State Budget Crisis Undermines Education

Jessica Bourse

We are in trouble. Budget cuts, unemployment and recession – it’s been one hell of a year in California.

Up until Feb. 20, the state didn’t have a budget and the $42 billion deficit was becoming too heavy for Californians to bear. More than 10,000 state employees had been laid off, and another 10,000 would have been let go if the budget hadn’t been signed when it finally was.

While the lack of a state financial plan was damaging to the system of education, the budget signed by the governor of California, Arnold Schwarzenegger, will cut an estimated $7.4 billion from schools and community colleges. Another $3.7 billion will be cut the next fiscal year.

According to Ron Nakasone, Glendale Community College’s interim executive vice president of administrative services, “The college will lose $500,000 to cuts this year, as well as a delayed $5 million payment. Next year, GCC will be losing $3.7 million.”

California community colleges serve more than 1.7 million students each semester, and with cuts to the infrastructure of education, campuses will be forced to make sacrifices. According to the Community College League of California, if drastic budget cuts are executed, an estimated 262,845 current students will be turned away from community colleges. Glendale Community College could lose about 20 percent of its students.

Glendale College is currently putting infrastructure on hold – a $63 million student services lab building, which would be a tremendous benefit to the campus. The pending building would accommodate classrooms, student labs, and a counseling center for students with disabilities, to name a few long-postponed projects.

On Feb. 23, the Glendale College board of trustees met and Ricardo Perez, vice president of student services said, in regards to the building, “We had to stop at the planning phase.” Due to the state’s budget crisis, required funds have been suspended.

“Once the state releases the funds, work on the student services lab building can begin again,” said Nakasone.

Our once-Golden State is now a hotbed of joblessness with an unemployment rate of 11.2 percent, significantly higher than the national average rate of 8.5 percent. As the years have progressed, and the economy has worsened, community colleges have been noticing a pattern in enrollment – an increase in Californians returning to college to retrain and better prepare for job market.

Enrollment rates at community colleges are soaring, and many schools can’t support the heavy load. According to Nakasone, Glendale’s enrollment for the spring 2009 semester is up 7 percent. “We’re faced with a situation where we’re not getting additional revenue for serving the students,” said Nakasone.

In short, the state budget crisis has had a catastrophic effect on campus.

In the fall semester of 2008, Glendale parted with 43 much-loved retiring faculty, management and staff members. While a few were planning on retiring anyway, a generous incentive retirement bonus sweetened the deal, and many couldn’t resist. Due to the state of the economy, who could blame them?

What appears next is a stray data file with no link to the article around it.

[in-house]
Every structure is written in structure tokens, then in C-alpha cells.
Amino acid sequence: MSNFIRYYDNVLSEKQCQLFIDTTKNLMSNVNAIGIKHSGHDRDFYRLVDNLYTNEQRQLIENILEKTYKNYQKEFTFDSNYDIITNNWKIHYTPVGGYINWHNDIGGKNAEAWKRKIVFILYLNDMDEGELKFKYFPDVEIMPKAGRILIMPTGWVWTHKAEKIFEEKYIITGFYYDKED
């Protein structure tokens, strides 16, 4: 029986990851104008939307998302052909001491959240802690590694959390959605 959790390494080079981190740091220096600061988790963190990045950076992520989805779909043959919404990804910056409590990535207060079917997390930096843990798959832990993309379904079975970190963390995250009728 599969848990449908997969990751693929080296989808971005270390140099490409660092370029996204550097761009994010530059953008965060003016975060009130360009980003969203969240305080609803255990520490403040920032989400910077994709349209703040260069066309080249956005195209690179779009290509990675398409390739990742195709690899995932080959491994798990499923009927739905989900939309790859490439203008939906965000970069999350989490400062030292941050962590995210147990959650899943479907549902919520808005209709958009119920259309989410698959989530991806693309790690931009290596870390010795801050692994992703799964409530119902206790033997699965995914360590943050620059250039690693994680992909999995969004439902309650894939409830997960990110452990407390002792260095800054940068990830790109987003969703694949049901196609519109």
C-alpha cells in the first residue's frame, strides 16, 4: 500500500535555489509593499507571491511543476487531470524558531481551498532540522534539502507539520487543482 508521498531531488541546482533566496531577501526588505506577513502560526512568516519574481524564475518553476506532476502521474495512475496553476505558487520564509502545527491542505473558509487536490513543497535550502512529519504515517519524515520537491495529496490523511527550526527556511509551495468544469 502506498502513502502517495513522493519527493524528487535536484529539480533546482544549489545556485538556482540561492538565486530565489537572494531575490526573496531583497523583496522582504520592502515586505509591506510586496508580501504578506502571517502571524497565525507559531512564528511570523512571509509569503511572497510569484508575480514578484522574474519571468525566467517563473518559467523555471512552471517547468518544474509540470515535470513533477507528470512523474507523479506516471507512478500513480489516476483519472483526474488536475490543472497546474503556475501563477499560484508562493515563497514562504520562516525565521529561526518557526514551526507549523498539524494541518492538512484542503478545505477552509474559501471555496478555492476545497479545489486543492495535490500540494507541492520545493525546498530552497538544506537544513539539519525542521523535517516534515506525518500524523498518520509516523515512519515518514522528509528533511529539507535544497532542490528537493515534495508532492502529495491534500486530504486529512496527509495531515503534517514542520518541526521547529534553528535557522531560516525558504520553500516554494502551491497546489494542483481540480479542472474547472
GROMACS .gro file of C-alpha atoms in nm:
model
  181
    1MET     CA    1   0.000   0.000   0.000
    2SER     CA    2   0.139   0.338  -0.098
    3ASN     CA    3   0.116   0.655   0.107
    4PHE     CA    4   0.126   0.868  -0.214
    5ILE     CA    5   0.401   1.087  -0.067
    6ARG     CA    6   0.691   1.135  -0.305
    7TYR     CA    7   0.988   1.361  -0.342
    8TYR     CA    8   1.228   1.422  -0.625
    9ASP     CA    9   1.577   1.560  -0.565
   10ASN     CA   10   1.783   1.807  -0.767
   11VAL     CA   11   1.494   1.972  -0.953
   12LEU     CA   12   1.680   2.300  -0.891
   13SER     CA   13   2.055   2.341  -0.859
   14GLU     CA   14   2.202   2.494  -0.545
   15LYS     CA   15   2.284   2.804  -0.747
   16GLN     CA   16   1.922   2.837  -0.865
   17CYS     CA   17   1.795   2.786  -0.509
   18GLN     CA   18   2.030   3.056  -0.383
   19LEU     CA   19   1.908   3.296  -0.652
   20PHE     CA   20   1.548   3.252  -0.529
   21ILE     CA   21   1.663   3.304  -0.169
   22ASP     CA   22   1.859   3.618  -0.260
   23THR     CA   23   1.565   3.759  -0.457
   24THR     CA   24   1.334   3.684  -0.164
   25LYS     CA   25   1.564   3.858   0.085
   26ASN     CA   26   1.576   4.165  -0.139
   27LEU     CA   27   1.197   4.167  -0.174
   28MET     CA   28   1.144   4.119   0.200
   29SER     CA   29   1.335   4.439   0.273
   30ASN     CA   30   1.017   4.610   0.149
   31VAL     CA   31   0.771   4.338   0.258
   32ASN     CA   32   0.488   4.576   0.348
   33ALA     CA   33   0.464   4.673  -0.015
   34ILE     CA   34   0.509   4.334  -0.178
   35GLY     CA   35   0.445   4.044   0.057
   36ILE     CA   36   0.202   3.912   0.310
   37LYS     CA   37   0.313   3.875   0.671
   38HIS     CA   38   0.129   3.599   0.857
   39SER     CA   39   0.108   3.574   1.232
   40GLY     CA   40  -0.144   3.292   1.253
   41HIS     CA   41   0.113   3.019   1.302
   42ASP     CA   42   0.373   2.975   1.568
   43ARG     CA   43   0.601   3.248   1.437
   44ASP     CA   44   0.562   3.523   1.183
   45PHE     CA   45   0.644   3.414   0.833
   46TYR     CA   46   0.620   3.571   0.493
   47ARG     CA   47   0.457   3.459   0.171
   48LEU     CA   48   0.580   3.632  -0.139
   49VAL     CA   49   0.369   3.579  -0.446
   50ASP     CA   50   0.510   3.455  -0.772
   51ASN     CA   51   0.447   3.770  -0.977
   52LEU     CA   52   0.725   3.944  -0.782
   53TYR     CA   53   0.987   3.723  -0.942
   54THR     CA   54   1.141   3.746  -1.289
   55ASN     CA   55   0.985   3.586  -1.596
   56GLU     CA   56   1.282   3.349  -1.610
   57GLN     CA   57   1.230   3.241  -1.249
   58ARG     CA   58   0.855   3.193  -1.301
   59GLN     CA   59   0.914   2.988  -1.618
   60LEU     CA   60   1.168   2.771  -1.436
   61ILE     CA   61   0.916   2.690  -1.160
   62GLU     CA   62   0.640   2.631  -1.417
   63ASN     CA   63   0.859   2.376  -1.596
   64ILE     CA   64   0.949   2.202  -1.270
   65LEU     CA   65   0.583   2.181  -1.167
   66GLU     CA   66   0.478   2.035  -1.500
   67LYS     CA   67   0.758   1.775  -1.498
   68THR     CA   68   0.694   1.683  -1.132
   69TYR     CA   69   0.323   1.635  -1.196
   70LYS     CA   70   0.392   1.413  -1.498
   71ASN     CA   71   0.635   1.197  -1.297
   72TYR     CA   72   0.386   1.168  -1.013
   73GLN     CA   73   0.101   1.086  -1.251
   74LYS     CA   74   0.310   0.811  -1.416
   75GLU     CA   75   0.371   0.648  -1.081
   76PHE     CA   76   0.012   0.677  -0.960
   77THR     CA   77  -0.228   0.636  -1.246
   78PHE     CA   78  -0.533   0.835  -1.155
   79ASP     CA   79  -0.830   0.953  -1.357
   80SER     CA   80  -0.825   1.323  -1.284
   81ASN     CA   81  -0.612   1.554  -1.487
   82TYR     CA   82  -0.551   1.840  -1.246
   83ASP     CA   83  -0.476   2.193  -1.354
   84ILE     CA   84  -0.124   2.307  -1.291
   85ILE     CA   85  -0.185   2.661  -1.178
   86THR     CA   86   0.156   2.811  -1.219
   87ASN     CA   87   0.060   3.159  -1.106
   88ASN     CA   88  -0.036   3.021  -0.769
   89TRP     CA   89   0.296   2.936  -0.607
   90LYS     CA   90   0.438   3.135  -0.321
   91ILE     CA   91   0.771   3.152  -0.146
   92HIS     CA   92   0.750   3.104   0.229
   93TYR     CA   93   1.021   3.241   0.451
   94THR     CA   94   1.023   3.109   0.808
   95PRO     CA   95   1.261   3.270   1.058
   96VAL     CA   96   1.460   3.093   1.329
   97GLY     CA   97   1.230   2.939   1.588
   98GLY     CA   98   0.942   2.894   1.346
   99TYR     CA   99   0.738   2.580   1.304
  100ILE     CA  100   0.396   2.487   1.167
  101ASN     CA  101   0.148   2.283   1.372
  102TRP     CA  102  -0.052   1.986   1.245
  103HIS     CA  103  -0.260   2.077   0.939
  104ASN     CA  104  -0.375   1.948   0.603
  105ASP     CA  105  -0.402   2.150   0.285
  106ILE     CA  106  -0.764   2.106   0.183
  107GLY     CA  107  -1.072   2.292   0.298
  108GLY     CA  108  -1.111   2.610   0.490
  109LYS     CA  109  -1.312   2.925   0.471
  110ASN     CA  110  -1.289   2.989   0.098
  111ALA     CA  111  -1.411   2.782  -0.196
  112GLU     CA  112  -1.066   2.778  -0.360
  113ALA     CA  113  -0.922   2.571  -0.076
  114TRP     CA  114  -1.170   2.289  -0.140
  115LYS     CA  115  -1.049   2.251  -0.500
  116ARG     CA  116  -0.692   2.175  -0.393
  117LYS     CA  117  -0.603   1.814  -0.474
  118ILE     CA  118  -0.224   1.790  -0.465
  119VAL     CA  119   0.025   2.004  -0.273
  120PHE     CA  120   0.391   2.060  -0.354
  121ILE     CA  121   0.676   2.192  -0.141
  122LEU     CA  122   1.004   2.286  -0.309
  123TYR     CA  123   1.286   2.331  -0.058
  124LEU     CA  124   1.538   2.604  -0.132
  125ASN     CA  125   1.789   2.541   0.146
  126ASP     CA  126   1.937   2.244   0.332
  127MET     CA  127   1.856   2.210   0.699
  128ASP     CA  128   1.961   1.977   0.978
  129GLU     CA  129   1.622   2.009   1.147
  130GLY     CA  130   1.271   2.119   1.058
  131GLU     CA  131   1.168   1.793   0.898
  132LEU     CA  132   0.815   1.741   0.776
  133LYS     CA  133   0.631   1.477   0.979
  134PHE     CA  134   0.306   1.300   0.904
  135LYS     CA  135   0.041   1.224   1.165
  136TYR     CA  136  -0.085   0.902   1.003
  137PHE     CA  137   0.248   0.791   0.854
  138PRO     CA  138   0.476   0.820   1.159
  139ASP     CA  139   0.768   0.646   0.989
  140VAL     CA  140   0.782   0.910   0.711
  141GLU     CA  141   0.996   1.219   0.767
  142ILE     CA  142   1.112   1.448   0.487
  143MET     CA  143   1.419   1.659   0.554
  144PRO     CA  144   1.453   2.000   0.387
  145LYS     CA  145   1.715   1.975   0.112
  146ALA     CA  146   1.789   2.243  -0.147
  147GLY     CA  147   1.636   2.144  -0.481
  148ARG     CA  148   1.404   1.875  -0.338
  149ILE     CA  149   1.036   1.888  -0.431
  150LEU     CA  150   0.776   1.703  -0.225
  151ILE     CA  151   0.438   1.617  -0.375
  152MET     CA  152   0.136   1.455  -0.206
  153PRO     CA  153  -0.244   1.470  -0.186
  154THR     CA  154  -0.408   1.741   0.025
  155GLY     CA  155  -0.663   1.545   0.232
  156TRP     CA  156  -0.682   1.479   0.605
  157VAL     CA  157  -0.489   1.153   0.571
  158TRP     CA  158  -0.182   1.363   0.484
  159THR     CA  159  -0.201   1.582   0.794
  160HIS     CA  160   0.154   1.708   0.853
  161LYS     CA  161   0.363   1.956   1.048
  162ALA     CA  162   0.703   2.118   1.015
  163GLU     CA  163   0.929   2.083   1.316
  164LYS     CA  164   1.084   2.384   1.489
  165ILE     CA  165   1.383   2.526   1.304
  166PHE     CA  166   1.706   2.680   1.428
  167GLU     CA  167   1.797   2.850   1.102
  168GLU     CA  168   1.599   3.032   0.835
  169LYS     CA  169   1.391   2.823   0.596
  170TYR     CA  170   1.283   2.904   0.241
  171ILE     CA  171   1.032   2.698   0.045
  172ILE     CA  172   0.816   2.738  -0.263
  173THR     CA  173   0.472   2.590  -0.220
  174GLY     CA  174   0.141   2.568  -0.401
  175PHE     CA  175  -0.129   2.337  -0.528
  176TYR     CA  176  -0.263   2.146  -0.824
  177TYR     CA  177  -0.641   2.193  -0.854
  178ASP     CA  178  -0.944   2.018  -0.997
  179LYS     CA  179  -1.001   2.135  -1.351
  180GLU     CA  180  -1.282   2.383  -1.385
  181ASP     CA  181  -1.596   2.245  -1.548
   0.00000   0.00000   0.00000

In the long run, the college saved money, and eventually, the positions and empty offices will be filled by lower-paid replacements.

However, as the college’s president, Dr. Audre Levy, said on Dec. 4, 2008 at a special lunch honoring the retirees, “We have about 1,000 years of service added up that is walking out of the door. in terms of wisdom and heart that they have nurtured over the years.”

Will Glendale College ever be the college we once knew?

Will we ever have an ethnic studies professor as passionate and inspiring as Carlos Ugalde? His vibrant lectures and inestimable wisdom on Latin America studies gave the campus sabor, con mucho, mucho amor. He opened the eyes of countless students with his photography, taking them on visual journeys – from the serene ruins of Machu Picchu to the busy streets of Mexico City.

It’s not fair to have to lose so many unique and inspiring individuals who dedicated their lives to enriching the future of our state and country through education.

On March 10, President Barack Obama addressed the Hispanic Chamber of Commerce on issues regarding education.
He said:

“The future belongs to the nation that best educates its citizens – and my fellow Americans, we have everything we need to be that nation. We have the best universities, the most renowned scholars.. We have a legacy of excellence, and an unwavering belief that our children should climb higher than we did. And yet, despite resources that are unmatched anywhere in the world, we’ve let our grades slip, our schools crumble, our teacher quality fall short, and other nations outpace us.”

And Californians have allowed our state to hack the foundation of education. Cutting from community colleges is not only unacceptable, but an insult to the institution of education, and it’s time the state legislature realized this.

But instead of investing in the future, our lawmakers have sacrificed the intrinsic value of a community college education for short-term crisis management, a catastrophic move that will ultimately stain their hands.